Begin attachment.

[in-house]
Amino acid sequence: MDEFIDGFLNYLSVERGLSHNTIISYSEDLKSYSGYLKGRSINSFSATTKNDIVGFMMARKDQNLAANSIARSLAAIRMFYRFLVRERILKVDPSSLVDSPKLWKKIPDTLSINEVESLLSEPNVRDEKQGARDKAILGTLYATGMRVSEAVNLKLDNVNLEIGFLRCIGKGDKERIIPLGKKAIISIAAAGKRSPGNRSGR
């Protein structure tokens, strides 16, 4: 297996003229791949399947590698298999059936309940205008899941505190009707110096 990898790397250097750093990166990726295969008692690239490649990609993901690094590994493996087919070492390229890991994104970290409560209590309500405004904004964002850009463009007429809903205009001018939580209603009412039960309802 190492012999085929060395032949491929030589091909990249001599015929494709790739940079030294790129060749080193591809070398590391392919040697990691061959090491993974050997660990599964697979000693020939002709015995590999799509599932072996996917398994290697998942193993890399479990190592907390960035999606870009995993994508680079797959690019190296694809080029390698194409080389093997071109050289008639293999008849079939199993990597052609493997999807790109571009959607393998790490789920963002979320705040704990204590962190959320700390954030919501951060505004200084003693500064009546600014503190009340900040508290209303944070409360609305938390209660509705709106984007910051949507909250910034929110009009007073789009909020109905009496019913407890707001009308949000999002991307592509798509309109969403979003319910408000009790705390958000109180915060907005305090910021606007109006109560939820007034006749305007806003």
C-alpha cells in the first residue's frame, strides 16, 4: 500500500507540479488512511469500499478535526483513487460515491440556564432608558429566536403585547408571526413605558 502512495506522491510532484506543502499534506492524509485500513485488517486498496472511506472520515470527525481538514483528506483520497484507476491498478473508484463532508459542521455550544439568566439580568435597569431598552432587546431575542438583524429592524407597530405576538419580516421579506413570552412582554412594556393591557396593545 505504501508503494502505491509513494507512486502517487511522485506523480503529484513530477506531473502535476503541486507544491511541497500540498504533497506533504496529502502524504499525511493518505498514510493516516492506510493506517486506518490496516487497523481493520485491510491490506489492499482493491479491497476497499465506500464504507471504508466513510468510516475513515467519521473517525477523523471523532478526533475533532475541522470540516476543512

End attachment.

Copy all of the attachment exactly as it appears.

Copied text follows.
[in-house]
Amino acid sequence: MDEFIDGFLNYLSVERGLSHNTIISYSEDLKSYSGYLKGRSINSFSATTKNDIVGFMMARKDQNLAANSIARSLAAIRMFYRFLVRERILKVDPSSLVDSPKLWKKIPDTLSINEVESLLSEPNVRDEKQGARDKAILGTLYATGMRVSEAVNLKLDNVNLEIGFLRCIGKGDKERIIPLGKKAIISIAAAGKRSPGNRSGR
């Protein structure tokens, strides 16, 4: 297996003229791949399947590698298999059936309940205008899941505190009707110096 990898790397250097750093990166990726295969008692690239490649990609993901690094590994493996087919070492390229890991994104970290409560209590309500405004904004964002850009463009007429809903205009001018939580209603009412039960309802 190492012999085929060395032949491929030589091909990249001599015929494709790739940079030294790129060749080193591809070398590391392919040697990691061959090491993974050997660990599964697979000693020939002709015995590999799509599932072996996917398994290697998942193993890399479990190592907390960035999606870009995993994508680079797959690019190296694809080029390698194409080389093997071109050289008639293999008849079939199993990597052609493997999807790109571009959607393998790490789920963002979320705040704990204590962190959320700390954030919501951060505004200084003693500064009546600014503190009340900040508290209303944070409360609305938390209660509705709106984007910051949507909250910034929110009009007073789009909020109905009496019913407890707001009308949000999002991307592509798509309109969403979003319910408000009790705390958000109180915060907005305090910021606007109006109560939820007034006749305007806003």
C-alpha cells in the first residue's frame, strides 16, 4: 500500500507540479488512511469500499478535526483513487460515491440556564432608558429566536403585547408571526413605558 502512495506522491510532484506543502499534506492524509485500513485488517486498496472511506472520515470527525481538514483528506483520497484507476491498478473508484463532508459542521455550544439568566439580568435597569431598552432587546431575542438583524429592524407597530405576538419580516421579506413570552412582554412594556393591557396593545 505504501508503494502505491509513494507512486502517487511522485506523480503529484513530477506531473502535476503541486507544491511541497500540498504533497506533504496529502502524504499525511493518505498514510493516516492506510493506517486506518490496516487497523481493520485491510491490506489492499482493491479491497476497499465506500464504507471504508466513510468510516475513515467519521473517525477523523471523532478526533475533532475541522470540516476543512